THE Scottish Government have claimed that tough new lockdown restrictions in East Renfrewshire are slowing the rate of Covid-19 infections. 

A ban on home visits was imposed on East Renfrewshire, Glasgow and West Dunbartonshire on September 2 after a sudden spike in cases.

Five days later, it was extended to four other local authorities, including neighbouring Renfrewshire, and then across the whole of Scotland on September 23.

Figures released by Public Health Scotland to September 27 show the rate of positive cases in the East Renfrewshire Council area slowed in the days following the introduction of the new home visits ban five weeks ago.

They also show there were fluctuations after that, with the rate of new infections rising and then falling on a day-to-day basis.

However, the Scottish Government insist that Covid-19 infection rates are decreasing overall in East Renfrewshire.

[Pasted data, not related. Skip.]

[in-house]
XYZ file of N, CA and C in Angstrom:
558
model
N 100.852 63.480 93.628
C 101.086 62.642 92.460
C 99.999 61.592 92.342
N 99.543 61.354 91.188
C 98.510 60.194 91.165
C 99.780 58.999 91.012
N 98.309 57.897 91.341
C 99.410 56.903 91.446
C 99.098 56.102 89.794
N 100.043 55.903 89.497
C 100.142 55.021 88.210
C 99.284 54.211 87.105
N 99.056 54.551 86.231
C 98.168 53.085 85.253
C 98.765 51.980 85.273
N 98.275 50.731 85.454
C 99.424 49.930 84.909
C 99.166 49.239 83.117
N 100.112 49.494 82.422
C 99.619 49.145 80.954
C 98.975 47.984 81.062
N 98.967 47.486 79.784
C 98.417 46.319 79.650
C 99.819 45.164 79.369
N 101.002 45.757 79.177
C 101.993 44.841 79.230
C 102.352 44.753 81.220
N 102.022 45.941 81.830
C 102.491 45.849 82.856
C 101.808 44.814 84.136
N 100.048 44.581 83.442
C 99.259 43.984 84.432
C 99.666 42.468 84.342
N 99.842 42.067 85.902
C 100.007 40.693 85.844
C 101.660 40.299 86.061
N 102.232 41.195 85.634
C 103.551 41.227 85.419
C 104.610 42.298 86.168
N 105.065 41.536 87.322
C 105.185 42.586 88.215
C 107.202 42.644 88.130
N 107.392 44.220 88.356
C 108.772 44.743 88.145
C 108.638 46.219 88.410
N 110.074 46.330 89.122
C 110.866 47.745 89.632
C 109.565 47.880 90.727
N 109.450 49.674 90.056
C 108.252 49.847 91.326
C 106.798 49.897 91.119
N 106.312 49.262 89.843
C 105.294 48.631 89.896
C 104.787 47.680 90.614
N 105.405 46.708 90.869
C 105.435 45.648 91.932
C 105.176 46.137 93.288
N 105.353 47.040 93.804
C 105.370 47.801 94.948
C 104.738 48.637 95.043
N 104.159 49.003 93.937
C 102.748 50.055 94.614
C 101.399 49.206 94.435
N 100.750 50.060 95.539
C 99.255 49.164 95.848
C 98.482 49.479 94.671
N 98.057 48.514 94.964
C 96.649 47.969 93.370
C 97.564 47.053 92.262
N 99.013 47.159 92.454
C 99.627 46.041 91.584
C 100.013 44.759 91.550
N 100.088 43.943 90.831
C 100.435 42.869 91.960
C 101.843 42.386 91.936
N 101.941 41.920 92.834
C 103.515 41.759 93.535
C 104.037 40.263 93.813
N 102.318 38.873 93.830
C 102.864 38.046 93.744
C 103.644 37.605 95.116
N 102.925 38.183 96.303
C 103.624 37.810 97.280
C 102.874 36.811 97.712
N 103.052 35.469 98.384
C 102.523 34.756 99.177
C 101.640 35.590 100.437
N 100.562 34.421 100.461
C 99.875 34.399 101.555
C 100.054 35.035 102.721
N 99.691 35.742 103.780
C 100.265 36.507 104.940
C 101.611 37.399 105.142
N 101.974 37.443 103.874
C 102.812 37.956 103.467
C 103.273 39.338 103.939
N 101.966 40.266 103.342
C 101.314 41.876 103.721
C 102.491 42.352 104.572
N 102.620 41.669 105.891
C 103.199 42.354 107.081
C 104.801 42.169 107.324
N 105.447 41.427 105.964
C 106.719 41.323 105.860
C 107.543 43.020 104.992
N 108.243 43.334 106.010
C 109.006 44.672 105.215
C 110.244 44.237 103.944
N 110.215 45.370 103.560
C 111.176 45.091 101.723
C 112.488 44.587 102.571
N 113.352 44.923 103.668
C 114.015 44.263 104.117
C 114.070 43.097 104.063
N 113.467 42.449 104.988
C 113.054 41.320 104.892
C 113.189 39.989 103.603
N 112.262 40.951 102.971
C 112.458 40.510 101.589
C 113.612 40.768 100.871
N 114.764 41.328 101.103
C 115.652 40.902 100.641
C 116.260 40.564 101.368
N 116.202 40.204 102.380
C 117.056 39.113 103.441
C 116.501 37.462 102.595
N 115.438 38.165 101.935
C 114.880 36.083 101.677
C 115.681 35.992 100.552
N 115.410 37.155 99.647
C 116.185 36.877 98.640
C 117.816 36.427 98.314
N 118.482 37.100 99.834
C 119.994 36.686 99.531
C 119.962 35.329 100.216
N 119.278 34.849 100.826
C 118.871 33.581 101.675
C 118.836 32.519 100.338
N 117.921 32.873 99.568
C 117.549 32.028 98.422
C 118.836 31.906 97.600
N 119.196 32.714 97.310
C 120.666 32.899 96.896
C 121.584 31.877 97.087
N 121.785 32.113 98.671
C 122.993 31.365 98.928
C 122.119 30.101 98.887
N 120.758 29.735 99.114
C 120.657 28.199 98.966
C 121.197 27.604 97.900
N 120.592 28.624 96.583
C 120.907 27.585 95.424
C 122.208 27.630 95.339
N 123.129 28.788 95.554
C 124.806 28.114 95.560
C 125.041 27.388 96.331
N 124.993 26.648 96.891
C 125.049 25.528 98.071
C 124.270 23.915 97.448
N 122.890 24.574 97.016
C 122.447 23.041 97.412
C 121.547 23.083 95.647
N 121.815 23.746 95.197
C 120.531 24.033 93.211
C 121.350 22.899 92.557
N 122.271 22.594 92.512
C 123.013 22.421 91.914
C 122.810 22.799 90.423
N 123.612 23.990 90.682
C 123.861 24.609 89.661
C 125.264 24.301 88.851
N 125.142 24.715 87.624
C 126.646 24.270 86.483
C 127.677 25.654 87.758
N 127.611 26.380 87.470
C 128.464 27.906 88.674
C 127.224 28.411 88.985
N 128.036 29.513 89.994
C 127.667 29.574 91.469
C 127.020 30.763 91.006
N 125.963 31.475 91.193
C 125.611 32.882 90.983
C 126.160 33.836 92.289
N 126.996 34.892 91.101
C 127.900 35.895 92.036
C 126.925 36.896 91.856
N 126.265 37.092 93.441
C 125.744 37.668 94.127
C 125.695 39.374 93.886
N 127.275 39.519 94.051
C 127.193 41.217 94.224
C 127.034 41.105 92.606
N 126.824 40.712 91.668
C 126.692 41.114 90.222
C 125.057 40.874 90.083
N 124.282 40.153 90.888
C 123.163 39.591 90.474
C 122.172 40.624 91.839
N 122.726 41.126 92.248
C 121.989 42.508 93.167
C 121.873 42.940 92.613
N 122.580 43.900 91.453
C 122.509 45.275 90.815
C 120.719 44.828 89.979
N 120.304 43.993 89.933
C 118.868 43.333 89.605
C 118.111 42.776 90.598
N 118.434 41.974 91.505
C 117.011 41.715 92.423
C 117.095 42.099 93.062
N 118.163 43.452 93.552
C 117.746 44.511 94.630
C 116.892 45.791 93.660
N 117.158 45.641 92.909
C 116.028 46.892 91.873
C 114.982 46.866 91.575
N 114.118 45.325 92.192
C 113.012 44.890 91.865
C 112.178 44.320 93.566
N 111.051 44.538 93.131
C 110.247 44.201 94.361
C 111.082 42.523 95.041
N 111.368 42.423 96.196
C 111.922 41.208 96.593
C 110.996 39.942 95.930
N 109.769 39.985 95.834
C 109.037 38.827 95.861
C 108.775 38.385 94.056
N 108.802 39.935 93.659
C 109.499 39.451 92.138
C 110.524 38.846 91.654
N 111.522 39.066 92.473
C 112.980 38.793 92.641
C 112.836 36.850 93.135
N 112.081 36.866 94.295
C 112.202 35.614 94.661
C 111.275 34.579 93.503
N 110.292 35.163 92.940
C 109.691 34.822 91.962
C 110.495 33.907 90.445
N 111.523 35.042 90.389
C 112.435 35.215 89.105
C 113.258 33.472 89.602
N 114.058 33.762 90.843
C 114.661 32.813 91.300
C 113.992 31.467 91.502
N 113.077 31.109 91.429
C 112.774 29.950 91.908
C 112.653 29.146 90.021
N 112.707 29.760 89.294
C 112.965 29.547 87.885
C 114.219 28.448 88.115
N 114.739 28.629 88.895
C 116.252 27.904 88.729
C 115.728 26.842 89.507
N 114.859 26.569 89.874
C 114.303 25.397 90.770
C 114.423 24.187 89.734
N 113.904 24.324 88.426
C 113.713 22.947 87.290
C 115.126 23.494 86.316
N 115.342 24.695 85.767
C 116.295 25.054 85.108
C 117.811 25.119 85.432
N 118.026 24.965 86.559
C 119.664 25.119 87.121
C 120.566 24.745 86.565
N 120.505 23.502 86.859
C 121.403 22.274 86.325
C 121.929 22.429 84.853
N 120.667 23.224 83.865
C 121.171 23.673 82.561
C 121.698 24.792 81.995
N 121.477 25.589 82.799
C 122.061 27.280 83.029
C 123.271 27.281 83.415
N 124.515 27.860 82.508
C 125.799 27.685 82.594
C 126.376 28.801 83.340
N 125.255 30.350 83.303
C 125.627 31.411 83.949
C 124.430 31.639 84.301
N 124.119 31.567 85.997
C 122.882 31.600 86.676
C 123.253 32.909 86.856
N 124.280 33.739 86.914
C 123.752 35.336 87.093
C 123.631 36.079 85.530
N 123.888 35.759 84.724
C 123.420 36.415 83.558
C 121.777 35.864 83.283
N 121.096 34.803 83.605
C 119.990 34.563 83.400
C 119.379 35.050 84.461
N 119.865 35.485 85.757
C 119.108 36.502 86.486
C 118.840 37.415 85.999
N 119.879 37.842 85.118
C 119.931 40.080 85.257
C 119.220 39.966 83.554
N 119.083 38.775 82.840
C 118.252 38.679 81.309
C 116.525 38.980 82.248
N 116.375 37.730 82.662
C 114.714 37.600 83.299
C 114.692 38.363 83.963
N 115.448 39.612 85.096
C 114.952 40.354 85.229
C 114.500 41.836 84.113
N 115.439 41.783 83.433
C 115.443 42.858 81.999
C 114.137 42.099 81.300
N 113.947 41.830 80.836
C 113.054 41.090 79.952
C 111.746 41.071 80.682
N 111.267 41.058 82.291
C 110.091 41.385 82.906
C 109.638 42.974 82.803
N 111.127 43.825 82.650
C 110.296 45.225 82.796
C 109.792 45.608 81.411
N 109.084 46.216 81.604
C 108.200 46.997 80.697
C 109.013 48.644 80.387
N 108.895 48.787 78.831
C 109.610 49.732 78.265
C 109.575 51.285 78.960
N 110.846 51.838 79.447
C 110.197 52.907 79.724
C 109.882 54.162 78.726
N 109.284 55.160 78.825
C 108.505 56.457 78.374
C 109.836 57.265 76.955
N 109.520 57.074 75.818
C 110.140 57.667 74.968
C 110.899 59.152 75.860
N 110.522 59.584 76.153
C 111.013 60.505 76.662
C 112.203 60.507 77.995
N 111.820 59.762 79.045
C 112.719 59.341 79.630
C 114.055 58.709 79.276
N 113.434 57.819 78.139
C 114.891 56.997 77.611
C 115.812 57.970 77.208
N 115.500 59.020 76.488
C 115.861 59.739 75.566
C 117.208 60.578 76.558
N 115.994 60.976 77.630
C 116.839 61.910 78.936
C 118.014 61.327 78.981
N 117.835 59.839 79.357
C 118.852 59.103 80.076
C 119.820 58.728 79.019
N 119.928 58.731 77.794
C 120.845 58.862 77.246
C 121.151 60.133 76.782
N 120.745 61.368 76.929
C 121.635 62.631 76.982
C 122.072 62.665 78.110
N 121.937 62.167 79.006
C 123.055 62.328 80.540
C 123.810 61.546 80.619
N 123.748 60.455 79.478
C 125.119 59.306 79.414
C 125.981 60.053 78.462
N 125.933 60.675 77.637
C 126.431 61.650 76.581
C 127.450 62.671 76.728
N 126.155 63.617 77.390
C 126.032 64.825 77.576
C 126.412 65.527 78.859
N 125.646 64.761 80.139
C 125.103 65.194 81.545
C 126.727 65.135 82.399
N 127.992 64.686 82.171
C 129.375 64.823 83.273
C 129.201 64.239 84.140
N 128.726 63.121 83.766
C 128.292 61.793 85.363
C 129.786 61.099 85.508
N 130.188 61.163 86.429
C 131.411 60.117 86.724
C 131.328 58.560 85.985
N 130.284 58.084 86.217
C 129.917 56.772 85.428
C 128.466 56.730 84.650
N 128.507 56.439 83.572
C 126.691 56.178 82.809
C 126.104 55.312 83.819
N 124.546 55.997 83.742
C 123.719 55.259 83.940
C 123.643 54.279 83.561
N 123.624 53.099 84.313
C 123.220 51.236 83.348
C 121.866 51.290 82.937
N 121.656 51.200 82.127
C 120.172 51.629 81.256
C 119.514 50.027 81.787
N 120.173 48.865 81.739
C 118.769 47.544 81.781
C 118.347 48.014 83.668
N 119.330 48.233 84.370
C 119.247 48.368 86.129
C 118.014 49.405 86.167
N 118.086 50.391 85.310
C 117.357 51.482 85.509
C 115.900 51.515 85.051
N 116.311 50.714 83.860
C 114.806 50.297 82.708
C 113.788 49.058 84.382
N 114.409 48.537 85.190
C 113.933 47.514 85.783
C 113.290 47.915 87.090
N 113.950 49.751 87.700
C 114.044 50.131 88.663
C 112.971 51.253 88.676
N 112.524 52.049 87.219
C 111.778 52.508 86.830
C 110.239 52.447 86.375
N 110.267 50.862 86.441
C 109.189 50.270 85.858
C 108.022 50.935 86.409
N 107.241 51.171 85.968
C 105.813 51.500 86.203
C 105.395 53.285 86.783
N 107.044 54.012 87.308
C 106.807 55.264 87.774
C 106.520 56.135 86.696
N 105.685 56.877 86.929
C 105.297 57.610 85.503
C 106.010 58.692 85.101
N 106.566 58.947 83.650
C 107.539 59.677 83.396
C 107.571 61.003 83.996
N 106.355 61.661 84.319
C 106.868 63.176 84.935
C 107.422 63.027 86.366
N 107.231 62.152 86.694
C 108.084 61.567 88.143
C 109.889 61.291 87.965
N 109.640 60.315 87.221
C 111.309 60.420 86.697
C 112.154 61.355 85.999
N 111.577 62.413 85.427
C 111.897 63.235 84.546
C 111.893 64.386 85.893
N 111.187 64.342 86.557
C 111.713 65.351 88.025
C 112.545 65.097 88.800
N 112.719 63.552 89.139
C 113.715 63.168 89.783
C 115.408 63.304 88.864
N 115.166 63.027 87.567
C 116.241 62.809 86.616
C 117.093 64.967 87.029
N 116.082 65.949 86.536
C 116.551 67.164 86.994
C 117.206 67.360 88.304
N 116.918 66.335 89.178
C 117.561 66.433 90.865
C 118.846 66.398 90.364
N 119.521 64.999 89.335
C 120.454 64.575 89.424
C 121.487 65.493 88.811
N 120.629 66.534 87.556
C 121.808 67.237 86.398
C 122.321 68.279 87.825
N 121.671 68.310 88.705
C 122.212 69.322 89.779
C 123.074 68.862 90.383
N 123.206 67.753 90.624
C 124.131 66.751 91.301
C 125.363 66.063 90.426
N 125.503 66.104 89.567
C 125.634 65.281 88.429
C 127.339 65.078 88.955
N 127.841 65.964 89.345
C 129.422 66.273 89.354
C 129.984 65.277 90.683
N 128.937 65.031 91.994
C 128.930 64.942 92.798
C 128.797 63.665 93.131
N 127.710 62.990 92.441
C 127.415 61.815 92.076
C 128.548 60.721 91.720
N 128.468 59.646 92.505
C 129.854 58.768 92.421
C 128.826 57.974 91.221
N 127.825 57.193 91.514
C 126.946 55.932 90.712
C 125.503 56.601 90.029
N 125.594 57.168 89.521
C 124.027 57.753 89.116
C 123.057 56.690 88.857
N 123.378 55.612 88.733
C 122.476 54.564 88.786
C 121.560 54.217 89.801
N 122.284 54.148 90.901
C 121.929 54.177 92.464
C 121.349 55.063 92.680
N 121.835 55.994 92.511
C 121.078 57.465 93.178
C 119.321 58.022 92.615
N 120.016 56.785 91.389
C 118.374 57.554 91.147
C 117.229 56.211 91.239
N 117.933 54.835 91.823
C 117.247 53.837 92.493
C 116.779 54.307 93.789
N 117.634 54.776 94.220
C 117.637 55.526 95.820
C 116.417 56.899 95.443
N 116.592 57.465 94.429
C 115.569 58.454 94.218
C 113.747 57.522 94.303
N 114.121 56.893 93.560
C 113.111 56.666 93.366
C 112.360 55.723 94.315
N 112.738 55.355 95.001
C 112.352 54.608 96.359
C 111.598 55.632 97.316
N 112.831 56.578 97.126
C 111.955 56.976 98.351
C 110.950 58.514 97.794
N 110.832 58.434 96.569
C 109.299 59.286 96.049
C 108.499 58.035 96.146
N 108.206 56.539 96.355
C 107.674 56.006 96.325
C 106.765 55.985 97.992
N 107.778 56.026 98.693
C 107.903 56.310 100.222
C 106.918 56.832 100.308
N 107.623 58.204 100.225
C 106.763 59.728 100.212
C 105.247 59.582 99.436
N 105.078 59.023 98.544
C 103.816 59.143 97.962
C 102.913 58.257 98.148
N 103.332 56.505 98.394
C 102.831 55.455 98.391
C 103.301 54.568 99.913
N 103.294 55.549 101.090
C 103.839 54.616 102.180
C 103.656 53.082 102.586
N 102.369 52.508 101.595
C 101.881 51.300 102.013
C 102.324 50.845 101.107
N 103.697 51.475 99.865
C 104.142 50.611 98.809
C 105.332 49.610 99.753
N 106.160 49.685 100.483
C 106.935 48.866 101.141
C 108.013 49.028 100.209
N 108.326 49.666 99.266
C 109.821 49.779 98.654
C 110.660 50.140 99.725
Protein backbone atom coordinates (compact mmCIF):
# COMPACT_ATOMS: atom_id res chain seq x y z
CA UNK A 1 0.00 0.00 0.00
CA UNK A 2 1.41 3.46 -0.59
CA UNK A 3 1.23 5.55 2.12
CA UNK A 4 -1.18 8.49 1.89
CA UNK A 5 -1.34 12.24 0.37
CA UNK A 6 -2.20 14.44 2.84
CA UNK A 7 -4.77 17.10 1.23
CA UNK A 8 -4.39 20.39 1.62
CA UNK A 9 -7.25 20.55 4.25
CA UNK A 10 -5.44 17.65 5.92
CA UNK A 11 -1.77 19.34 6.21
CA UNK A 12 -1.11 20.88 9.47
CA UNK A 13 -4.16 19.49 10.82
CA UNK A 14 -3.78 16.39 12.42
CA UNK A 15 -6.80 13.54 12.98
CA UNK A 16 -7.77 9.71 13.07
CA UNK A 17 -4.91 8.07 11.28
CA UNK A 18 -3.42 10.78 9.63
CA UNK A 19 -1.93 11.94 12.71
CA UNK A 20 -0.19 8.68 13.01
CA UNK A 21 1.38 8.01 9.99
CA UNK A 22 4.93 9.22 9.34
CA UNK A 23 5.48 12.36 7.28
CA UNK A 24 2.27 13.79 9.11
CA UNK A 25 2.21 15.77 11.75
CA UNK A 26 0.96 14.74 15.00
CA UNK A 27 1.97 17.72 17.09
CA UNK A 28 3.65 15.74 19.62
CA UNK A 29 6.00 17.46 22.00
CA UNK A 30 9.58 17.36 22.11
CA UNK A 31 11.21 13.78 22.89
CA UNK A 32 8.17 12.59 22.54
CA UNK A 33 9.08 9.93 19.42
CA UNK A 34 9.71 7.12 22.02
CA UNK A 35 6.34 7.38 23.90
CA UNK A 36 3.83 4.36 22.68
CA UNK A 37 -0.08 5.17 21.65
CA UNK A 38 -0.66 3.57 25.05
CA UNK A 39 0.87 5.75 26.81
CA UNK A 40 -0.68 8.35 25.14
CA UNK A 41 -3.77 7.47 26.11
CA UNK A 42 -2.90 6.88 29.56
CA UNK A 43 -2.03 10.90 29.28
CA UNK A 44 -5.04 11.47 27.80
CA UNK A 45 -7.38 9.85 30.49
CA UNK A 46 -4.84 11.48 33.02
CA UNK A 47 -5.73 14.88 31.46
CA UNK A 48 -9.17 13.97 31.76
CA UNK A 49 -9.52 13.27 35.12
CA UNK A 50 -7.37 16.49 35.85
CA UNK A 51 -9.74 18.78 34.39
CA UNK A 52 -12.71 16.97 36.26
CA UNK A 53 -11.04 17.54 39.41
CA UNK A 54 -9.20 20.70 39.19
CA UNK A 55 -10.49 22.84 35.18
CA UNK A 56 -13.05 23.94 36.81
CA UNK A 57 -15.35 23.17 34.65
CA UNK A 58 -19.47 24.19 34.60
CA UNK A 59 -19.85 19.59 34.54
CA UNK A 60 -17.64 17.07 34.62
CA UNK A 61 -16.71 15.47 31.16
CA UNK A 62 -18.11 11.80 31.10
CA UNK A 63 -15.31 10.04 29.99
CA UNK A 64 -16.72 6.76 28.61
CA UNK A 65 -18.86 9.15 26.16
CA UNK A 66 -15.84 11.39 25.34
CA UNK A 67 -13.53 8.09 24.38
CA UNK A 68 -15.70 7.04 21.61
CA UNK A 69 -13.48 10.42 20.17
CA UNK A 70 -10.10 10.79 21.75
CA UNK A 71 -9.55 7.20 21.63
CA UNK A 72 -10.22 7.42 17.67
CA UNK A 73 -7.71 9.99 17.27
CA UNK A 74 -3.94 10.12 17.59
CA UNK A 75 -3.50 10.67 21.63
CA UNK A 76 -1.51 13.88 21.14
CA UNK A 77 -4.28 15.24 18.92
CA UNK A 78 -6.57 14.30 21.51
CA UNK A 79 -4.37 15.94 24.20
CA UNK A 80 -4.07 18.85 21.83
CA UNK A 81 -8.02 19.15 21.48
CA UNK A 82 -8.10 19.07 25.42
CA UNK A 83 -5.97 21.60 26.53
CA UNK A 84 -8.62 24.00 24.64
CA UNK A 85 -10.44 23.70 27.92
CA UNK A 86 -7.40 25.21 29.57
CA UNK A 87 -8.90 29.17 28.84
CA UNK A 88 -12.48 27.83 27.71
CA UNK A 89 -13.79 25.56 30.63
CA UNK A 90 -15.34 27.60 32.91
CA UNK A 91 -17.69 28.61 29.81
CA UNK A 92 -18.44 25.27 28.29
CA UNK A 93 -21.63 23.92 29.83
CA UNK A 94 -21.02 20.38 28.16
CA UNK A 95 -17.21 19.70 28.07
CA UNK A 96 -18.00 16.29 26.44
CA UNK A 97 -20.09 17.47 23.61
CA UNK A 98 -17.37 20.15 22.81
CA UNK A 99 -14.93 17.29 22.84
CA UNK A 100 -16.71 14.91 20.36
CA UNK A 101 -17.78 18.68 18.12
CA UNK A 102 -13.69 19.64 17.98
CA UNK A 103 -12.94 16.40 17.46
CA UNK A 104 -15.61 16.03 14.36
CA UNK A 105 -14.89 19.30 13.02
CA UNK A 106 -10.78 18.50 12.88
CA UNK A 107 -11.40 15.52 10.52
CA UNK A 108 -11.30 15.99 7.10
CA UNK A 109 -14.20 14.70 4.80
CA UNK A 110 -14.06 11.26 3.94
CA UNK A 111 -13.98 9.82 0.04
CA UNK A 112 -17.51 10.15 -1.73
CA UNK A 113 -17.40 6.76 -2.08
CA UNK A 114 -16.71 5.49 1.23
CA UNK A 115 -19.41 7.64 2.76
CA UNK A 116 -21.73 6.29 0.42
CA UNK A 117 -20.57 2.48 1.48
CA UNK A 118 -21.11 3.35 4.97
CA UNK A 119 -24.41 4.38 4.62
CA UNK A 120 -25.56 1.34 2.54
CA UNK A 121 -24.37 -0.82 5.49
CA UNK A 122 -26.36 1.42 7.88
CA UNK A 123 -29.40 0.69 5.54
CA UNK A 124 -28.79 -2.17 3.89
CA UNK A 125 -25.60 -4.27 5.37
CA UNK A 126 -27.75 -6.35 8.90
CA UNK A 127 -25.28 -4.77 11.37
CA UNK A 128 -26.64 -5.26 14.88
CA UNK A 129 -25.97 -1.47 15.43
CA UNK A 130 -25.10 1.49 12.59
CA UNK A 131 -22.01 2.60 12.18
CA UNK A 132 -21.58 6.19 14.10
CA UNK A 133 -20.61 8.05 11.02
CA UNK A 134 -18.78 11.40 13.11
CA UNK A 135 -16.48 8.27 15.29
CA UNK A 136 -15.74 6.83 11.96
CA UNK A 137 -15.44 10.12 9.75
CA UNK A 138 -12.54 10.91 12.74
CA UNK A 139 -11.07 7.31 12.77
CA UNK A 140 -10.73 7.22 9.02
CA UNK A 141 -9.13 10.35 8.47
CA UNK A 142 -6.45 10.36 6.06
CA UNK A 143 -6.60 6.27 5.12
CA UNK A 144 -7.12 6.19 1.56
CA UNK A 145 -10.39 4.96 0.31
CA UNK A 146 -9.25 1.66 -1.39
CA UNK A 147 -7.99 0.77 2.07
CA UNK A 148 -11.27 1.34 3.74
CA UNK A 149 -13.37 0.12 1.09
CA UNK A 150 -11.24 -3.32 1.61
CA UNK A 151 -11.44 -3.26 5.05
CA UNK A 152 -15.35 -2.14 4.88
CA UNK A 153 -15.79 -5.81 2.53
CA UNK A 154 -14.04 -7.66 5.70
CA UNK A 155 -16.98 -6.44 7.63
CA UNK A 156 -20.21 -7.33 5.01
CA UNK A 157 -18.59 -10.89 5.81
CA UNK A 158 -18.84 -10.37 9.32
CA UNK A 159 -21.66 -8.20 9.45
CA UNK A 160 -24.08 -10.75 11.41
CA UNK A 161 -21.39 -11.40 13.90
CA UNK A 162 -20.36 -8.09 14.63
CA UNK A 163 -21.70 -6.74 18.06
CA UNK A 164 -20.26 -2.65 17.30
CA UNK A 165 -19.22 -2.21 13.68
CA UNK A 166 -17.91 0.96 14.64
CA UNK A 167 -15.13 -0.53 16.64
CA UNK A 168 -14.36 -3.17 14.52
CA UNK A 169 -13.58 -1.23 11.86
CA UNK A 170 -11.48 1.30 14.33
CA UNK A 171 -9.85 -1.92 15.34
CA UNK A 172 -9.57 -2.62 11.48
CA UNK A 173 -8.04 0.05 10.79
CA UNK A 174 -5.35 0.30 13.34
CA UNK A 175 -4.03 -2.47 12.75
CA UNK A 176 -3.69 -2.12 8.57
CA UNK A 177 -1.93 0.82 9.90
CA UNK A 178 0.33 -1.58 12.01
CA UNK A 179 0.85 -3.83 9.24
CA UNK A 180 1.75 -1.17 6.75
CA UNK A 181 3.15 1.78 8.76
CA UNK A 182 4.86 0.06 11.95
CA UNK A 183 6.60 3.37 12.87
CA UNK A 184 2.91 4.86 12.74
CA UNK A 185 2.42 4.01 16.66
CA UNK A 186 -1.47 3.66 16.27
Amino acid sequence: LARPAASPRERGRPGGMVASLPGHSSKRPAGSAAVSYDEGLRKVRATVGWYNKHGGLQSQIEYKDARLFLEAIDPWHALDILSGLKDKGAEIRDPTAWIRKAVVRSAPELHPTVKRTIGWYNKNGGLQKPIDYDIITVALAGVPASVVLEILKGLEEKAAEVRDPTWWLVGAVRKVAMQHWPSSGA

They say that any rise is down to more testing being carried out and the increased use of the ‘track and trace’ system.

A Scottish Government spokeswoman said: “There are encouraging signs from the number of cases reported locally that suggest the measures introduced in East Renfrewshire are slowing the rate of increase.

“The National Incident Management Team (IMT) continue to monitor data relating to local outbreaks and all restrictions are kept under regular review to ensure that they are proportionate to local conditions and their intended effect.”

The rate of infection in East Renfrewshire is also far lower than in the neighbouring council areas of Glasgow and West Dunbartonshire.

The increase in Glasgow is said to be due in part to the number of students returning to halls of residence.

Infection rates are calculated by adding up all the new positive cases over the previous seven days, dividing it by the population of an area and then multiplying by 100,000.

Last week, NHS Greater Glasgow and Clyde also said the rate of increase in positive cases is slowing down in their area, apart from in Glasgow.

Experts say around 40 per cent of infections are linked to household clusters.